Fighting Lifestyle UAE had the pleasure of catching up with Sam Greco to discuss his career highs, lows and what the future holds. Sam Greco is a martial artist who fought in in many organisation such as the K1. Sam’s professional career has spanned over 10yrs, where he fought some of the top opponents such as; Ernesto Hoost, Mirko CroCop and the current UFC middleweight challenger Loyoto Machida.
Prior to your fighting career taking you around the world you signed a professional soccer career for the Australian premier league team Brunswick Juventus. What made you choose a fighting career over a soccer career?
“To a long story short… At the age of 16 and playing for Juventus seniors I had contractual issues and unfortunately I didn’t have the funds to fight against the club therefore I chose to leave and enter the world of martial arts, which is really what my parents wanted given that I was a rebel as a youngster. My father and karate shared the basic foundation of self-discipline and self control and this was the key reason he wanted me to get into martial arts.”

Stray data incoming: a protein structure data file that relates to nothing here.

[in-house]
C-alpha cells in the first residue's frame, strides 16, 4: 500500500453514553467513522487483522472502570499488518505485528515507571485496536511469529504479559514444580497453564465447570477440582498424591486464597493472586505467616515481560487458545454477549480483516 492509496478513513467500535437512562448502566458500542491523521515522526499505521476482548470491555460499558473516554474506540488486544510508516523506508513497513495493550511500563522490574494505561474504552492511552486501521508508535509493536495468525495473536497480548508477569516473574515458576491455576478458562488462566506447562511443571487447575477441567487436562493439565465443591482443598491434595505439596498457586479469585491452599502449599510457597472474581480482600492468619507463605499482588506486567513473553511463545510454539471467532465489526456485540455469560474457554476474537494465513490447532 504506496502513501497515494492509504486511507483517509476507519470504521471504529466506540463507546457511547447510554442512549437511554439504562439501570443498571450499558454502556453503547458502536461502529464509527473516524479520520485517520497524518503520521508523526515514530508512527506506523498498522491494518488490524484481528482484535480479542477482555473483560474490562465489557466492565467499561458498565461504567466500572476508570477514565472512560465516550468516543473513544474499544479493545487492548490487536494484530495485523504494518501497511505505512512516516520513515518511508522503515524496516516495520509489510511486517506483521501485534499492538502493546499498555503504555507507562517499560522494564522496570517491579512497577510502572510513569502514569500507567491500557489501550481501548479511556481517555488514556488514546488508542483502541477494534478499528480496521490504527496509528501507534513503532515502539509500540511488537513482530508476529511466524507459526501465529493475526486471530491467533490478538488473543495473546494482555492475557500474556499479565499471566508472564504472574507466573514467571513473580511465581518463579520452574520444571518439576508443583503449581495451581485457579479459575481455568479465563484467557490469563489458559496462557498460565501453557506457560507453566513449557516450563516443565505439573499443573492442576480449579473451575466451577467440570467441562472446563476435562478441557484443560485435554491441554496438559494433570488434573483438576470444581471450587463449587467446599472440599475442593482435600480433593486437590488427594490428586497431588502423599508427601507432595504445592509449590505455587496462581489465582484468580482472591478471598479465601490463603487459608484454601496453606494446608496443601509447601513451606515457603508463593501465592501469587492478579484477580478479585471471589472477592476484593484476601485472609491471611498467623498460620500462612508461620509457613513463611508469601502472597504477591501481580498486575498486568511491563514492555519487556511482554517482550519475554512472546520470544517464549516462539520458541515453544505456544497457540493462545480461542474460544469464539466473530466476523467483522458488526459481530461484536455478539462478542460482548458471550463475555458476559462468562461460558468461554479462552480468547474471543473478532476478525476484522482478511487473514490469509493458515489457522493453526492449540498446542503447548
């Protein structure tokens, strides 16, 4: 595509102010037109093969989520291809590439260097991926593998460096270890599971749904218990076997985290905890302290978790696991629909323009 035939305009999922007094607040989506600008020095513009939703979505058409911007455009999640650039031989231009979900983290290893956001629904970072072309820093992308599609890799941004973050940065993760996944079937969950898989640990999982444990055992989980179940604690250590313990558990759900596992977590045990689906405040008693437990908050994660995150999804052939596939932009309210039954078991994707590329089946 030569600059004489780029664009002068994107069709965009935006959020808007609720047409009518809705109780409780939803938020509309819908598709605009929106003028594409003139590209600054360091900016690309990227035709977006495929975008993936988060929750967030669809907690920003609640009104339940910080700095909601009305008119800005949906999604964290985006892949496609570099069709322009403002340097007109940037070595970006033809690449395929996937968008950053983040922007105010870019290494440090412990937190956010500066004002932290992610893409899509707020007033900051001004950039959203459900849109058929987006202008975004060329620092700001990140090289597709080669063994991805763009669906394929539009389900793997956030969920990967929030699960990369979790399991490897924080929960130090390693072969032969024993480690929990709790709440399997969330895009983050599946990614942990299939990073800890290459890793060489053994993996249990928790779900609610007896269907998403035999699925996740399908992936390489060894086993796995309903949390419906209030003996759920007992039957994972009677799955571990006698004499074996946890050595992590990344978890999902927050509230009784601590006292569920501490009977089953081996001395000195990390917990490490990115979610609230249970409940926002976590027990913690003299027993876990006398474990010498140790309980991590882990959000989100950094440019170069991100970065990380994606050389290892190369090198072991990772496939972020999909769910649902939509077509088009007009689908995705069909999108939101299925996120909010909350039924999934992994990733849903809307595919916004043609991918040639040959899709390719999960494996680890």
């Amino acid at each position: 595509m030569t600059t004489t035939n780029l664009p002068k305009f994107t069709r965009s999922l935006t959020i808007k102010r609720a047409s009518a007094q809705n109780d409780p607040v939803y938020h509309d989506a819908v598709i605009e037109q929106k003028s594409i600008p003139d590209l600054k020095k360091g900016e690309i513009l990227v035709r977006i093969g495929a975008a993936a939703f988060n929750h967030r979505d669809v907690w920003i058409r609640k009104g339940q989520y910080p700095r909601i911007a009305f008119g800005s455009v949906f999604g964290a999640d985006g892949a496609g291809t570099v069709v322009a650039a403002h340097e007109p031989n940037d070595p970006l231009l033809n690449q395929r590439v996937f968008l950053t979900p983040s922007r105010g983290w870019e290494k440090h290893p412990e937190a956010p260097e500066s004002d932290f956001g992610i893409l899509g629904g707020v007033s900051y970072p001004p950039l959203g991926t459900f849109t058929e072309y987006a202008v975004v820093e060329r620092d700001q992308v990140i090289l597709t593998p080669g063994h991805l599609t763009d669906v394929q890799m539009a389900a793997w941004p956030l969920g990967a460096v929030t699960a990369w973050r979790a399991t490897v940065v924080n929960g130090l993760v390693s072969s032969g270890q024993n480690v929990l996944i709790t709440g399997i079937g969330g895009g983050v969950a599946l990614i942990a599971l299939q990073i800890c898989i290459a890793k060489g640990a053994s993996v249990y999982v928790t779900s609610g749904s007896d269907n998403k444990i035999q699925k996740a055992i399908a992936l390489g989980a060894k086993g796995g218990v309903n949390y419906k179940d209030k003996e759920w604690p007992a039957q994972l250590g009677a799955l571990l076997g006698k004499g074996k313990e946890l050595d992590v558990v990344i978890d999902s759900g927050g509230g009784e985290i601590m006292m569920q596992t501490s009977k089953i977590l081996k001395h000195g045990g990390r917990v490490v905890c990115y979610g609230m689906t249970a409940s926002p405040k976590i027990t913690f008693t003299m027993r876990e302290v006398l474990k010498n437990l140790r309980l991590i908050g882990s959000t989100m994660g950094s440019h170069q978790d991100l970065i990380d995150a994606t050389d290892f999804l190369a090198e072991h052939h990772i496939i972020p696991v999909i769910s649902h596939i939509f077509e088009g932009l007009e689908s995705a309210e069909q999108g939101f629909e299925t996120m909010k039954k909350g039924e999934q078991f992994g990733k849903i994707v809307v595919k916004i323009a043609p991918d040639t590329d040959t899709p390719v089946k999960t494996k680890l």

Your debut in K1 was in 1994 with your first K1 World Grand Prix tournament in 1995, you fought and beat some of the top fighters during your career, what would you say was your biggest achievement?